10-26-2020 11:12 AM - last edited on 09-01-2021 04:50 PM by Janine-RO
Ask A Child And Family Professional
I have a 16 year old son with OD. He's very bright, but says no to everything you ask him to do. Punches holes in our walls, fights with twin brother with ADHD. He's on the verge of failing year 11 because he won't do the work, even though he is smart. We feel like we have tried anything and would appreciate any advice or help
That sounds like a really challenging situation, no wonder you are finding it tough! Even without the complications of ODD, parenting teens of that age can often be a difficult time as most teens will push boundaries and break rules as part of developing their independence. Since Oppositional Defiant Disorder (ODD) involves a pattern of disruptive and defiant behaviour, this can really amplify the challenges.
There are a few things which are often helpful when dealing with disruptive behaviour associated with ODD. You have probably already tried some of these, but hopefully something will sound worth giving a go at the moment.
It’s important that all of you have a shared understanding of what the responsibilities, rules and limits for behaviour are, as well as the consequences for breaking rules. It’s particularly important given your son’s age that he be given the opportunity to be involved in developing these limits and rules (ideally the whole family would work these out together). While this doesn’t mean he won’t still break rules, involving him in the process models cooperative behaviour, encourages him to take responsibility and will reduce his level of uncertainty.
If you’ve developed rules and responsibilities before, but they haven’t changed in a while, it’s important to review regularly, to see how well they are working for the family.
As part of this, think about what areas are most important to address (for instance, punching walls and fighting with his brother), and if there are areas where it is possible to compromise. If you decide to let some behaviours go, then it’s important to genuinely let these things go, and not let frustrations about small things build up and impact how you interact with your son.
You’re probably feeling pretty frustrated and even angry at times. This is okay - it’s normal to feel angry when someone is rude or aggressive or hostile. It also provides an opportunity to model how to cope with anger and frustration for your son - for instance, you could do this by taking a moment and stepping back if you’re about to react in a way which will make the situation more tense.
Something which happens very often when someone is displaying challenging behaviours is that you might be having more interactions with your son which have a negative focus (dealing with him breaking a rule, asking him to do something, etc) than positive interactions. This is really normal when someone is frequently argumentative or hostile. But, over time it can also make things stressful for all of you. It’s useful to make an effort to notice the times when things are a little better, and acknowledge the efforts he is making, or the things he is doing well.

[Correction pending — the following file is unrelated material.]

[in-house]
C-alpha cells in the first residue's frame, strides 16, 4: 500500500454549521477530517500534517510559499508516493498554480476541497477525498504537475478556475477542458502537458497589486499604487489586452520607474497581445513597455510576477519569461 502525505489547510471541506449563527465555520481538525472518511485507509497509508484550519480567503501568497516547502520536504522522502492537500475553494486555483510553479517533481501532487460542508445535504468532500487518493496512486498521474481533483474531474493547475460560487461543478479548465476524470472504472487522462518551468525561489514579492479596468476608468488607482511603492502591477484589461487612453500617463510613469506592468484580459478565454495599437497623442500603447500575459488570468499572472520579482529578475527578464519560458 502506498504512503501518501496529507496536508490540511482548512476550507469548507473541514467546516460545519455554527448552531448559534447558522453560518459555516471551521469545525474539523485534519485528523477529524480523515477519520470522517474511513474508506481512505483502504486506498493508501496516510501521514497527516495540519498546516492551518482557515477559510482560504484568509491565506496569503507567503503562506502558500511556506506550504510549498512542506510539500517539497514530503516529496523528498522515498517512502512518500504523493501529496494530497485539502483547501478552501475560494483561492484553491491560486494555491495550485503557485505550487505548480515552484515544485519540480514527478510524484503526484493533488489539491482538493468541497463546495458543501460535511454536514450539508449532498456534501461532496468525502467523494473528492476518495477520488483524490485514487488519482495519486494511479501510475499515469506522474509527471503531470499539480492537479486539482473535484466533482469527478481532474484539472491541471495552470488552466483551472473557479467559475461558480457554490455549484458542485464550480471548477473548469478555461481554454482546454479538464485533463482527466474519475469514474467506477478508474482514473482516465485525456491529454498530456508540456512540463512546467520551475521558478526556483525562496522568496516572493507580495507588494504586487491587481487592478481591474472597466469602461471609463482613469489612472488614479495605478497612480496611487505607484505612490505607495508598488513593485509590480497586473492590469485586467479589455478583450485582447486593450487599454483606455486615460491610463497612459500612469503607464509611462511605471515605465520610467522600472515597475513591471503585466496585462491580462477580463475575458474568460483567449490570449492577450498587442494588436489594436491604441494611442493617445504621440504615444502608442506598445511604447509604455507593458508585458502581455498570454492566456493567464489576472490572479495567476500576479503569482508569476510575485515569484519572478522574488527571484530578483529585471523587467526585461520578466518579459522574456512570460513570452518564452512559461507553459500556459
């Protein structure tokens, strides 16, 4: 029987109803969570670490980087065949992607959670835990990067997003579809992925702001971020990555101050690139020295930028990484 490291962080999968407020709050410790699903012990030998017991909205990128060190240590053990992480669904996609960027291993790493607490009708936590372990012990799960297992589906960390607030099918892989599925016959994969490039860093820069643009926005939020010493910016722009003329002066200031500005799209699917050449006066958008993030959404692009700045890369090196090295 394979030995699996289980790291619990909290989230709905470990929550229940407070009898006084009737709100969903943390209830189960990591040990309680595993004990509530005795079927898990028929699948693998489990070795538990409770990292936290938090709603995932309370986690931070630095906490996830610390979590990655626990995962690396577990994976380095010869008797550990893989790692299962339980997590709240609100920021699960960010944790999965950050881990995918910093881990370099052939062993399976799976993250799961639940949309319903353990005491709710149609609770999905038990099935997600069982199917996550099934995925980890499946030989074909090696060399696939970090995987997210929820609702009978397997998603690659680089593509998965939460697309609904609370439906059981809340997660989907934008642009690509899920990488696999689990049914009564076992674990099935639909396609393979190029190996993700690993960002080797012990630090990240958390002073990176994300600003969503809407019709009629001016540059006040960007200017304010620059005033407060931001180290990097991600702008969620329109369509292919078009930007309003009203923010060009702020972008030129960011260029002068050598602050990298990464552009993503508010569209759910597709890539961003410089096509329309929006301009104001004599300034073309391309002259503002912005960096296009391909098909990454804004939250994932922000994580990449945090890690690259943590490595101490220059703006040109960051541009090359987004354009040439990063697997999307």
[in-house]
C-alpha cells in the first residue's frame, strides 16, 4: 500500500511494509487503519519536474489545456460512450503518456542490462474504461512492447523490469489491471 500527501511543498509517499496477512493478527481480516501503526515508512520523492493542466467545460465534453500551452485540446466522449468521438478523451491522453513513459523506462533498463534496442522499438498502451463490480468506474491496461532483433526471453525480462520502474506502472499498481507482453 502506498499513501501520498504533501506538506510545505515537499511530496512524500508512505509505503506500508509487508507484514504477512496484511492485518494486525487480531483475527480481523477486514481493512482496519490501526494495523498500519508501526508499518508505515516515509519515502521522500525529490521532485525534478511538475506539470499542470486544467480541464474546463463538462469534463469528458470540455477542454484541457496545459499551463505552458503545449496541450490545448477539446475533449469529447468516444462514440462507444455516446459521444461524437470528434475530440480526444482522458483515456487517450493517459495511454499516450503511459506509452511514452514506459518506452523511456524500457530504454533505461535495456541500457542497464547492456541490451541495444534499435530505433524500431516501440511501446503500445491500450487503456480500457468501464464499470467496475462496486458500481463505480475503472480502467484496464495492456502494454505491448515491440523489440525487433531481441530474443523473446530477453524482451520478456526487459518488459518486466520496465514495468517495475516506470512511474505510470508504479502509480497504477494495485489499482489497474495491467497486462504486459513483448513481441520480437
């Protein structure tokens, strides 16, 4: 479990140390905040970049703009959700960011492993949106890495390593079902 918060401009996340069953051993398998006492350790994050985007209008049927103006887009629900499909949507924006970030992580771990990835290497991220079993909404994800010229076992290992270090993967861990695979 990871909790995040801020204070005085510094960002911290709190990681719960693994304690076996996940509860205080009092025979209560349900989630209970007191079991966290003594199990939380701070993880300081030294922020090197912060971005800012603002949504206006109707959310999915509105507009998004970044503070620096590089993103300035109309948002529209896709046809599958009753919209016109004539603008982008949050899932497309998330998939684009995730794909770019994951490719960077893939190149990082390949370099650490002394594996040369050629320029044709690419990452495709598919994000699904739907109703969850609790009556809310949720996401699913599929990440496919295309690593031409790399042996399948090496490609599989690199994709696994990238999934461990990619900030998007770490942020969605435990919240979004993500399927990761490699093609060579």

The behaviour you describe certainly can be more common with ODD. However, it’s also worth considering whether there is anything else happening for your son which might be making life tough for him at the moment, and causing him to lash out - for instance, coping with a difficult situation (which could be related to school or a relationship) or depression. The strategies above will still be relevant, but checking in with your son about how he feels things have been going at the moment might give you some insight here (or he might not want to tell you - that’s okay, simply asking in a genuine and caring way helps keeps the communication going, even if he doesn’t want to respond for now).
If you don’t currently have any professional help, this is something to think about, as they will be able to provide support which is more tailored to your son. If he’s willing to see someone himself, he could likely benefit from counselling that is focused on building skills to deal with frustrations and anxieties, and help him problem solve. This can be really helpful with ODD.
Family counselling would be another option which can be really effective, as it can help teens feel less ‘targeted’ as it's more about working on how the family as a whole communicates and works together, which can help support your son to change behaviour, as well as enabling you to feel confident in how to manage these challenges.
However, I do know that often teens are pretty reluctant to see someone. Even if he’s not willing to see someone, consider seeing someone yourself to provide support. I'd recommend looking for someone with experience working with families and with ODD, so that they can coach you regarding how to respond in a way which will be most helpful, and also help you manage the stress you are under due to the situation.
Linda is a psychologist experienced in working with people across the lifespan, including teenagers and their families, in a variety of settings, and is ReachOut's Clinical Lead.
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10-28-2020 04:30 PM
Hi @BarleyHangingOn , just to let you know that Linda, our clinical lead who is an experienced psychologist, has also written a response about your son. I hope you find this helpful, thinking of you.
@Allanah I also thought this post may be useful for you, I'm sorry to hear that you are having such a tough time with your son.
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